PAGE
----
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BWW Review: You'll Love MILES AND MILES AND MILES OF HEART by The Mabel Mercer Foundation

Natalie Douglas, Jeff Harnar, Marissa Mulder and KT Sullivan have a Valentine for you.

BWW Review: You'll Love MILES AND MILES AND MILES OF HEART by The Mabel Mercer Foundation

On February 14th the Mabel Mercer Foundation gave the world and lovers of music a brilliant Valentine by way of a filmed concert special that debuted on their YouTube channel starring four of the cabaret industry's most endearing (and enduring) talents, and while the shops around town have been selling discounted chocolates since the 15th, this special event is still streaming online, free of charge, for the rest of the week - and if there is any justice in the world, for longer.

Miles and Miles and Miles of Heart is one of the Mabel Mercer Foundations new in-house concerts - concerts Sullivan has spearheaded during a time when live entertainment is a complicated matter, but that this writer believes should continue, even after clubs reopen and audiences are applauding the performers in person, once more. Ms. Sullivan and her colleagues are creating something once found on PBS or in the early days of A&E or Bravo, before the networks turned to reality television for their bread and butter. The Mabel Mercer Foundation concerts are REAL reality television, in a world where reality means the necessity for artists and artistry, for music and meaning, for the history of show business and the future of entertainment. There will never be a time when this type of music is not valid, when it is not essential, or when this breed of talent is not valuable - and specials like this are regular proof of just that.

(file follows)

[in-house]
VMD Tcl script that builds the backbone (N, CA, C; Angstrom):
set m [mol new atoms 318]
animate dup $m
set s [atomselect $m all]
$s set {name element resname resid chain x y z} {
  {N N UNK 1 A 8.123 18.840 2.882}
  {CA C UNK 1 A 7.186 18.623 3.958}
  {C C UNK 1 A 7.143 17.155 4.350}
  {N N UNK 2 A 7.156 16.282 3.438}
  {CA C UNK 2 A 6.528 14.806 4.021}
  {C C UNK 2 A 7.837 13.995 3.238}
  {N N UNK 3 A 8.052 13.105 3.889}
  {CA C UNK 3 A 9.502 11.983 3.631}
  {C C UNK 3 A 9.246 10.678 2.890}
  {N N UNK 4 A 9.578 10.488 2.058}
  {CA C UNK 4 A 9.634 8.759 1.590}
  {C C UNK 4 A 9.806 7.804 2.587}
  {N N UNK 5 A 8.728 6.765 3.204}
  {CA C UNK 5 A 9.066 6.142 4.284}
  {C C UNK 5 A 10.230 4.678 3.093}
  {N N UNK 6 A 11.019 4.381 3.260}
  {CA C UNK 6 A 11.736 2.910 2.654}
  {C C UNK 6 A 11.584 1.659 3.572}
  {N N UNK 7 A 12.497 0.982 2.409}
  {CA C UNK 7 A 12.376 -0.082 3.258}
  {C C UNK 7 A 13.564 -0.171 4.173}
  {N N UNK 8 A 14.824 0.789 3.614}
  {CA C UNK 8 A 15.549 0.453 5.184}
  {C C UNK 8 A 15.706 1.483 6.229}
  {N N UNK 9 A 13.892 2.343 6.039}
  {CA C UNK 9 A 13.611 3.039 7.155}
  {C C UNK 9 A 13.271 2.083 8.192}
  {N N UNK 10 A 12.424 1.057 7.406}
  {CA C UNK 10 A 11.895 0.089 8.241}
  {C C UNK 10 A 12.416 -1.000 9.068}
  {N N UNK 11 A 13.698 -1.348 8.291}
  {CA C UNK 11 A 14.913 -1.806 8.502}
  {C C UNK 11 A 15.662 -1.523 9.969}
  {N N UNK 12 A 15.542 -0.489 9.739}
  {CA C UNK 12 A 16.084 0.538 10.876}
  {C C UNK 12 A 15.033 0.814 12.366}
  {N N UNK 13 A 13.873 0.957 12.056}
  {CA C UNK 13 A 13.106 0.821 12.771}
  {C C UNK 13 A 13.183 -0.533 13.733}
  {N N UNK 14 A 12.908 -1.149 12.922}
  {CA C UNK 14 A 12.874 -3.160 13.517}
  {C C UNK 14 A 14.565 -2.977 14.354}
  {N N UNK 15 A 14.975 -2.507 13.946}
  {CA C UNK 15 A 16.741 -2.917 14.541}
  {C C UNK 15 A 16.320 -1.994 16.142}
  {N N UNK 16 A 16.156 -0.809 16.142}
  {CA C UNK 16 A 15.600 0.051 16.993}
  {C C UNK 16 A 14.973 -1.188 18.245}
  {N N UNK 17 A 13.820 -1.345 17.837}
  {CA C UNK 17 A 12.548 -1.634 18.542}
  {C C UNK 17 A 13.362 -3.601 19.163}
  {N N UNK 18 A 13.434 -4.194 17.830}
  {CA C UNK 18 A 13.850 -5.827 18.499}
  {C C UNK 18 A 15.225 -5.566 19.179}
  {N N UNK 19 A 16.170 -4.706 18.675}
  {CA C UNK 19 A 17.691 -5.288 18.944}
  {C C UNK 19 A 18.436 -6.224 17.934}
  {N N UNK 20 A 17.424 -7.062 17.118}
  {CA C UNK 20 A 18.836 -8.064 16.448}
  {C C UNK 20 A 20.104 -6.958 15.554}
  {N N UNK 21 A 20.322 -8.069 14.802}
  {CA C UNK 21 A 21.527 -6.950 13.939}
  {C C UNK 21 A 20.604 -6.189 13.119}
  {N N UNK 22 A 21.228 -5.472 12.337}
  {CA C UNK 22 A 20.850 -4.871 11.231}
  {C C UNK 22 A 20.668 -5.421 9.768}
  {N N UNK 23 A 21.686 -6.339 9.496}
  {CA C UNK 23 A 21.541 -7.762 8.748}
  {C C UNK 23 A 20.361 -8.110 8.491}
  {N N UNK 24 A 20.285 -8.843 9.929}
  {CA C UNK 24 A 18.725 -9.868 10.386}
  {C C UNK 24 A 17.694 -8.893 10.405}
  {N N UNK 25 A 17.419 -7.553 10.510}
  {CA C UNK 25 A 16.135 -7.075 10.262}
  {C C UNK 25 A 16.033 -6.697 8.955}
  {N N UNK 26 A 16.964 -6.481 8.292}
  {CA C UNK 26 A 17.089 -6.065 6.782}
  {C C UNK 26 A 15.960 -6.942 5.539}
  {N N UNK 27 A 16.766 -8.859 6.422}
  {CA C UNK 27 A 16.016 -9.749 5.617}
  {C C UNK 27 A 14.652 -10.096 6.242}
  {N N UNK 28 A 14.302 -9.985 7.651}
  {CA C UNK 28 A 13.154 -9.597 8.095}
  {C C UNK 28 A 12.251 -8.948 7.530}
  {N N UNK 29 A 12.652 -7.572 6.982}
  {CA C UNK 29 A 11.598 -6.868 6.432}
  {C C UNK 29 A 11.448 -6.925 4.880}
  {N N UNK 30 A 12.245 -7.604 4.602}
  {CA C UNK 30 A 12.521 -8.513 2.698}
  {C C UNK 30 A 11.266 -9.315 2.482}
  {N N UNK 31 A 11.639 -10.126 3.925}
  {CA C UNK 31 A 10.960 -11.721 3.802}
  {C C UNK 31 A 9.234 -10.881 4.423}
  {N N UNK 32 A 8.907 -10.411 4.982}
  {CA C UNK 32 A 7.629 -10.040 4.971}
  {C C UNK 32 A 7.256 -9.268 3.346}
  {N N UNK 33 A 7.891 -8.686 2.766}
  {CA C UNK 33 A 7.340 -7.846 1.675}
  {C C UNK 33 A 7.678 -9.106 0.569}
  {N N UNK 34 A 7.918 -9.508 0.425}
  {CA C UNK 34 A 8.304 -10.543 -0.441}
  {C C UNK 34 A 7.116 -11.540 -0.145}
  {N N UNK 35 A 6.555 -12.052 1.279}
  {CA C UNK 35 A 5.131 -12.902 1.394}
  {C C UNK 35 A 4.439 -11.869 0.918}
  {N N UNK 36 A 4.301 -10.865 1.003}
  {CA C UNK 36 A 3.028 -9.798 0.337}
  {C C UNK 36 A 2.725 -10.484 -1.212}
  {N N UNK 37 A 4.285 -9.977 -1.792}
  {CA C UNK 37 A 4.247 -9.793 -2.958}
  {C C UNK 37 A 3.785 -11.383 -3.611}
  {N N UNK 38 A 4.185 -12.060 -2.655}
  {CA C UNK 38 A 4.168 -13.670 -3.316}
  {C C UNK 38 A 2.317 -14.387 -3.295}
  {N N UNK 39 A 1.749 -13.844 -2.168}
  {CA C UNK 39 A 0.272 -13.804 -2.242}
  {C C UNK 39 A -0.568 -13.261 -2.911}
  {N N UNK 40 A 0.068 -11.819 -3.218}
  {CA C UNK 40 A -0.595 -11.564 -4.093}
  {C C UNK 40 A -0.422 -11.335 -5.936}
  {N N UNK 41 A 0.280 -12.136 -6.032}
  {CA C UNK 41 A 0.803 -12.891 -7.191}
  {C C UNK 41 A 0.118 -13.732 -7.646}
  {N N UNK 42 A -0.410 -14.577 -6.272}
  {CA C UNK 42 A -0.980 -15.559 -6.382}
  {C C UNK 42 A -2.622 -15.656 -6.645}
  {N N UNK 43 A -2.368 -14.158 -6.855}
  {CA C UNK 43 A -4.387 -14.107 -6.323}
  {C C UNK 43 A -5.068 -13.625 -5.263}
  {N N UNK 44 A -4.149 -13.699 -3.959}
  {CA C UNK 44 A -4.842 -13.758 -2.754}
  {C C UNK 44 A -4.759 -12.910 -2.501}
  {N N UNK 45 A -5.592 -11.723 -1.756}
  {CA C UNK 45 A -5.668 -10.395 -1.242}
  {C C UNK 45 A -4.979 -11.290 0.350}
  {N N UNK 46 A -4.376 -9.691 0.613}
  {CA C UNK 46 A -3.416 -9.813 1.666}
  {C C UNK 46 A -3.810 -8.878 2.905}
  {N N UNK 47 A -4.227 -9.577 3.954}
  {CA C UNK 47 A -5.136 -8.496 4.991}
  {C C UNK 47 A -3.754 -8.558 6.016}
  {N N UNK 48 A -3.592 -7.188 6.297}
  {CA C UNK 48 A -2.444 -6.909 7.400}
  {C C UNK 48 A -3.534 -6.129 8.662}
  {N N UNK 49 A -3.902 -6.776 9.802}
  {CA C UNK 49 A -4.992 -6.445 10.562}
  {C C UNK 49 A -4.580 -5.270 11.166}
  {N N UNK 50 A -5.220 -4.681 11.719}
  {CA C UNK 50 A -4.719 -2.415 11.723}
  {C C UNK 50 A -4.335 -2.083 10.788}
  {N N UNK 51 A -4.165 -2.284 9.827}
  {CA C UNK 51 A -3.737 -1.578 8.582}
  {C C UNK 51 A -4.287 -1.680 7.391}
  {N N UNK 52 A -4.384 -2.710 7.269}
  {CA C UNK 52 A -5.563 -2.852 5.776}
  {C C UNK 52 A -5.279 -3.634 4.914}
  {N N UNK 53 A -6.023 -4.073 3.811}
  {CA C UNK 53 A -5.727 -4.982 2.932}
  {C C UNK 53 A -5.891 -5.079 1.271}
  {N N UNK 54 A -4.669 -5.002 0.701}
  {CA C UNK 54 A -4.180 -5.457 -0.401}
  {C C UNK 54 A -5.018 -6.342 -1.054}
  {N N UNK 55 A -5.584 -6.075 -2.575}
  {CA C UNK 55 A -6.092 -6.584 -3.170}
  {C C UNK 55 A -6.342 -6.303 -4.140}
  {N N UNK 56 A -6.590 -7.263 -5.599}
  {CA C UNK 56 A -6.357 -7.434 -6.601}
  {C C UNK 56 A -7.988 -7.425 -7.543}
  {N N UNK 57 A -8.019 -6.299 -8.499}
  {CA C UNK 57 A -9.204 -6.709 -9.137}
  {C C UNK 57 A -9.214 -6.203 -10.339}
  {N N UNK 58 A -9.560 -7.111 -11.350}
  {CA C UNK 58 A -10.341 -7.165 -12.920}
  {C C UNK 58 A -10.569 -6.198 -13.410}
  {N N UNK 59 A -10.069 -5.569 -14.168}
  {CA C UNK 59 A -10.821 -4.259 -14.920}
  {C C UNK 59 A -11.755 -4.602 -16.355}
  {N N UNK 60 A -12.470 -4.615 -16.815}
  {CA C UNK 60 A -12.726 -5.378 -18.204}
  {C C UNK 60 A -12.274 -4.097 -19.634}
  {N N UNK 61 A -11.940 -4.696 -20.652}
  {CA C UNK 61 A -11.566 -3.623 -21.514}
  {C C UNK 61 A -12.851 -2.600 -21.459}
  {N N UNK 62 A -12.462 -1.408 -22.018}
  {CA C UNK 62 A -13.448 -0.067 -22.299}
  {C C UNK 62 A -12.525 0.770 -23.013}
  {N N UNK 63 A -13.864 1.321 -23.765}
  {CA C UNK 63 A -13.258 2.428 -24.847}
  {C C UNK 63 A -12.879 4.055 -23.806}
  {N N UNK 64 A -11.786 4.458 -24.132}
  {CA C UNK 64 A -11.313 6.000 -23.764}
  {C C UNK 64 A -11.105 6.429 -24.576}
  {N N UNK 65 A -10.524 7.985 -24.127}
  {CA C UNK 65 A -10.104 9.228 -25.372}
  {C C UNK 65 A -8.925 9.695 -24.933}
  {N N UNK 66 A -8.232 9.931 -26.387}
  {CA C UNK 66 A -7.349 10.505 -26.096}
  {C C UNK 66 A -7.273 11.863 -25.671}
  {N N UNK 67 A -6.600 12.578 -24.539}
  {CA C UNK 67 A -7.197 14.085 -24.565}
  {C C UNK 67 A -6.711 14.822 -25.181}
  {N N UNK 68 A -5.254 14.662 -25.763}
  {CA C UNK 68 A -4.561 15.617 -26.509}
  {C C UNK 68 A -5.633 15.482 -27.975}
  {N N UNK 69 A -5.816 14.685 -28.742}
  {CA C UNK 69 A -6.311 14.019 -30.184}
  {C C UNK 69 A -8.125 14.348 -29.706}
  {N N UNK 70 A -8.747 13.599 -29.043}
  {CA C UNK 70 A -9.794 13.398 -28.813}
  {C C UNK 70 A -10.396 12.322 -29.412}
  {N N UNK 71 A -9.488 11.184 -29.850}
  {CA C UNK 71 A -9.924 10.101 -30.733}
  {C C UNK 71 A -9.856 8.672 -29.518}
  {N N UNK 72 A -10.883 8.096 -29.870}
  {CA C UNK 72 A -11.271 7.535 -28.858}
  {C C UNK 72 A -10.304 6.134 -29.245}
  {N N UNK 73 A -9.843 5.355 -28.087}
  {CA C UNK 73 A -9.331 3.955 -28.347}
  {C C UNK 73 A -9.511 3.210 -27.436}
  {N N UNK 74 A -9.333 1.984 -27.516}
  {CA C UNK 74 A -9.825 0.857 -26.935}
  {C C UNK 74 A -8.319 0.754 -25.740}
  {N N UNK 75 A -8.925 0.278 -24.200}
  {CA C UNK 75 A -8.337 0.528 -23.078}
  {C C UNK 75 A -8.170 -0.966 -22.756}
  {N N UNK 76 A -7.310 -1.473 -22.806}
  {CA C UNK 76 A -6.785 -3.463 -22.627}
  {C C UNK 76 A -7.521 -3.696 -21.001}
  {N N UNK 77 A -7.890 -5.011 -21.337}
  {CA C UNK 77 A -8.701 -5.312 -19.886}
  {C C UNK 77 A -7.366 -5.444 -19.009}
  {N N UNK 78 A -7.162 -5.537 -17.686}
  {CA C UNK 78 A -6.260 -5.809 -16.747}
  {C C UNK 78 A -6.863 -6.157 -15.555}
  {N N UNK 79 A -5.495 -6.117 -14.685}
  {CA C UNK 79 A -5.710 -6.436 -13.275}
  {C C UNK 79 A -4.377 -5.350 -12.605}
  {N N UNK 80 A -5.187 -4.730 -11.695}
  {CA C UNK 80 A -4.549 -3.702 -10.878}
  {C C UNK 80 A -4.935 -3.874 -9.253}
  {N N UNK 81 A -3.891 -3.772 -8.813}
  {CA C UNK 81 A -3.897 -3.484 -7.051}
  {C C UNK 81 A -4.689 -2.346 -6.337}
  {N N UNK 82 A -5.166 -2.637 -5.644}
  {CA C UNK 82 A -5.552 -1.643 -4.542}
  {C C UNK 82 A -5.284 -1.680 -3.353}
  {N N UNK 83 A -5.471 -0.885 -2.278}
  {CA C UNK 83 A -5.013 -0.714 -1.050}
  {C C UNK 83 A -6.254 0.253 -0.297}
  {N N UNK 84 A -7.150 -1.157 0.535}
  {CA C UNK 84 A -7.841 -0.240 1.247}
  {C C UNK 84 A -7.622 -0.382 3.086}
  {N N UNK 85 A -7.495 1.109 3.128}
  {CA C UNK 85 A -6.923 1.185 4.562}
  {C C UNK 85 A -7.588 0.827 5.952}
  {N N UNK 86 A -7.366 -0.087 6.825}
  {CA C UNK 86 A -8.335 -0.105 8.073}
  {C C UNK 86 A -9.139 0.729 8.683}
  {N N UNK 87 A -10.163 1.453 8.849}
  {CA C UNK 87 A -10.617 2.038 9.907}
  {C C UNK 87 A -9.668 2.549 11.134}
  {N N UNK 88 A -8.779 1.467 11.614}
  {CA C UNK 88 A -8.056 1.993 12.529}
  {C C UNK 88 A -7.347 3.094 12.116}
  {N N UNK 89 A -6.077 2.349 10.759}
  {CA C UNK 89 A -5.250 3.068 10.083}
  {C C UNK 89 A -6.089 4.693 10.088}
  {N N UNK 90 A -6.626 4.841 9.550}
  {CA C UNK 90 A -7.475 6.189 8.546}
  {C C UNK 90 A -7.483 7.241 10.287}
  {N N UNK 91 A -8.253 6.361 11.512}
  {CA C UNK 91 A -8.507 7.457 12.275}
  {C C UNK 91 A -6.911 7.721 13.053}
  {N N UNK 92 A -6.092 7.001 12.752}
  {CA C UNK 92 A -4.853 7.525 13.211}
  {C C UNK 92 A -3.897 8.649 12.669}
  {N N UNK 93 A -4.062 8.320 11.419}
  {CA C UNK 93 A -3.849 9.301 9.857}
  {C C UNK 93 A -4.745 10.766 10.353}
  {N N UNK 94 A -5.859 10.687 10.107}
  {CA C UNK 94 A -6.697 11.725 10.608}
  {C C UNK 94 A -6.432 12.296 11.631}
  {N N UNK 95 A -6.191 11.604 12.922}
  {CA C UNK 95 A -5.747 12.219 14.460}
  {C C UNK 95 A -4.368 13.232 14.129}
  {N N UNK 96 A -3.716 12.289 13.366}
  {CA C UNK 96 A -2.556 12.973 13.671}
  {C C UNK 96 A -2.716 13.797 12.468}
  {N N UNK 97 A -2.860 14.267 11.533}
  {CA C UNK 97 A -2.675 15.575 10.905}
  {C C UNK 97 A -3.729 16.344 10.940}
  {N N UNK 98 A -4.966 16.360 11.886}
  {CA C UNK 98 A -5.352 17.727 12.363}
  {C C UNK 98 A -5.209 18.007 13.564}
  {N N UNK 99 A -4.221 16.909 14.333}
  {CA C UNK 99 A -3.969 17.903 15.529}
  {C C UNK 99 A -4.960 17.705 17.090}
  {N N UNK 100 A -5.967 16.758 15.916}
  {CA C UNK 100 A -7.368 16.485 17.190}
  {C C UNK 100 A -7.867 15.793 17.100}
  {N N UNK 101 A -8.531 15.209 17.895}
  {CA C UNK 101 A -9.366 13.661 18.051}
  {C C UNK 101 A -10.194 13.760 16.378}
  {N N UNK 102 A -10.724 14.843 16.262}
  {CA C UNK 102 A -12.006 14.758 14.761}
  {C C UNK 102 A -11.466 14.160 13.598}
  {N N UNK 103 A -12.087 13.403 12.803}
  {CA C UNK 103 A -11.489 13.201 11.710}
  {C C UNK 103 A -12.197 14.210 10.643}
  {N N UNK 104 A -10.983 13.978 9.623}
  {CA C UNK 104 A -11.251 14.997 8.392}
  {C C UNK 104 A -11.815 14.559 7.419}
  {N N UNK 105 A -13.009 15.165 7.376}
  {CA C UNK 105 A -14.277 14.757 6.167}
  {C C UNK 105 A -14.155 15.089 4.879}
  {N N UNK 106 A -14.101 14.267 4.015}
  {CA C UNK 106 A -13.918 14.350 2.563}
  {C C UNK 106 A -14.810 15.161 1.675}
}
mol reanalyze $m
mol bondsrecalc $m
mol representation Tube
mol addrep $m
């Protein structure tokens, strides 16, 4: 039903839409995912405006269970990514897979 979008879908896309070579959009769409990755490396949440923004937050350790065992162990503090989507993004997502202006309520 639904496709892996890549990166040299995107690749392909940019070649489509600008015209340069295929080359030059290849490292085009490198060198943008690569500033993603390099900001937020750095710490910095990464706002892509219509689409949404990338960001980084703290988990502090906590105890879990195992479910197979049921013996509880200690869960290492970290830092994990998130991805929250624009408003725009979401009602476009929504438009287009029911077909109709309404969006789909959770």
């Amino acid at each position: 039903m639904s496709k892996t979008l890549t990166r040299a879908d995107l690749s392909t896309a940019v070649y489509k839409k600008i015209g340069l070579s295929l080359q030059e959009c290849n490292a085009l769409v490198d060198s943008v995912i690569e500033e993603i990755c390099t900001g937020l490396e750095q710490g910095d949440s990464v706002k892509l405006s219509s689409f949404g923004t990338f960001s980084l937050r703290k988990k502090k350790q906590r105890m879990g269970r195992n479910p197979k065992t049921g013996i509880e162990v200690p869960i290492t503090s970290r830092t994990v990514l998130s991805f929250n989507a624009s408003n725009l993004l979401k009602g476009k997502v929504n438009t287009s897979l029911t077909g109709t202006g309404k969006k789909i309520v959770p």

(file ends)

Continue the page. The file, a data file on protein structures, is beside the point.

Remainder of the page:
With simple but effective lighting that makes everyone seen on camera look pretty (including Donald Smith, by way of a caricature hanging on the wall behind a white baby grand) and sophisticated sound design, the look and design of the evening is kept straightforward, to assist in the ease of enjoying the performers - and with Jon Weber at the keyboard for most of the show, the artists can relax into their own work at interpreting the musical morsels of goodness, almost all of them from a time ruled by Cole Porter, Rodgers and Hammerstein, Hoagy Carmichael and Sammy Cahn. That is, of course, not an absolute since Natalie Douglas is on the bill, and with Natalie Douglas will always come more modern works, works once sung by the likes of Shirley Bassey and Roberta Flack. So you see, there is, in this special, something for everyone - and those tuning in for Cole Porter will love the Roberta Flack and those in for Shirley Bassey will adore the Noel Coward. No fast forwarding needed here.

I mean, WHY would anyone fast forward through Marissa Mulder? Looking lovely in her red velvet cocktail frock, giving her best with the unique and pleasant sound created by the timbre of her voice, the tenacity of her diction, and the rolling rhythm of her cadence, Mulder molds mirth around the set with her cheeky flirtations with the camera, the television audience, Weber and the delectable pieces she has chosen to perform. Indeed, Marissa's set on the show resembles a musical plate of petits fours with "Come Fly With Me" acting as the perfect opener for the program and "Chase Me Charlie" serving as the sassiest. Watching Ms. Mulder in this special made this writer the saddest he has, yet, been about the clubs being closed, and the second they reopen I will be looking for her next club dates.